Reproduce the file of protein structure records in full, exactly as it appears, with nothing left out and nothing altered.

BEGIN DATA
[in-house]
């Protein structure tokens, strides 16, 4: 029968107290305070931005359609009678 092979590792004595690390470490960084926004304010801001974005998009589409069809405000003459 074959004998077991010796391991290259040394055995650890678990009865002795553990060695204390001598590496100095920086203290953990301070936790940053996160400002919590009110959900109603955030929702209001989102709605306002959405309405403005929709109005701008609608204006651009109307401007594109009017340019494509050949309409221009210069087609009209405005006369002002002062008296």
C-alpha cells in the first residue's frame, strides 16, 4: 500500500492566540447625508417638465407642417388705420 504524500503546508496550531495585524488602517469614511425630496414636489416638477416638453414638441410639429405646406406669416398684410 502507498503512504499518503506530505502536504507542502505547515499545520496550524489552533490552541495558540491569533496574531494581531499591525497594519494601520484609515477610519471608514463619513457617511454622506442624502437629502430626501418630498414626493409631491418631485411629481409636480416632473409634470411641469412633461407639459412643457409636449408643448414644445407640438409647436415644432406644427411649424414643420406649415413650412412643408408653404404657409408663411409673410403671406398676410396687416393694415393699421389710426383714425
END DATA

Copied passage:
[in-house]
């Protein structure tokens, strides 16, 4: 029968107290305070931005359609009678 092979590792004595690390470490960084926004304010801001974005998009589409069809405000003459 074959004998077991010796391991290259040394055995650890678990009865002795553990060695204390001598590496100095920086203290953990301070936790940053996160400002919590009110959900109603955030929702209001989102709605306002959405309405403005929709109005701008609608204006651009109307401007594109009017340019494509050949309409221009210069087609009209405005006369002002002062008296």
C-alpha cells in the first residue's frame, strides 16, 4: 500500500492566540447625508417638465407642417388705420 504524500503546508496550531495585524488602517469614511425630496414636489416638477416638453414638441410639429405646406406669416398684410 502507498503512504499518503506530505502536504507542502505547515499545520496550524489552533490552541495558540491569533496574531494581531499591525497594519494601520484609515477610519471608514463619513457617511454622506442624502437629502430626501418630498414626493409631491418631485411629481409636480416632473409634470411641469412633461407639459412643457409636449408643448414644445407640438409647436415644432406644427411649424414643420406649415413650412412643408408653404404657409408663411409673410403671406398676410396687416393694415393699421389710426383714425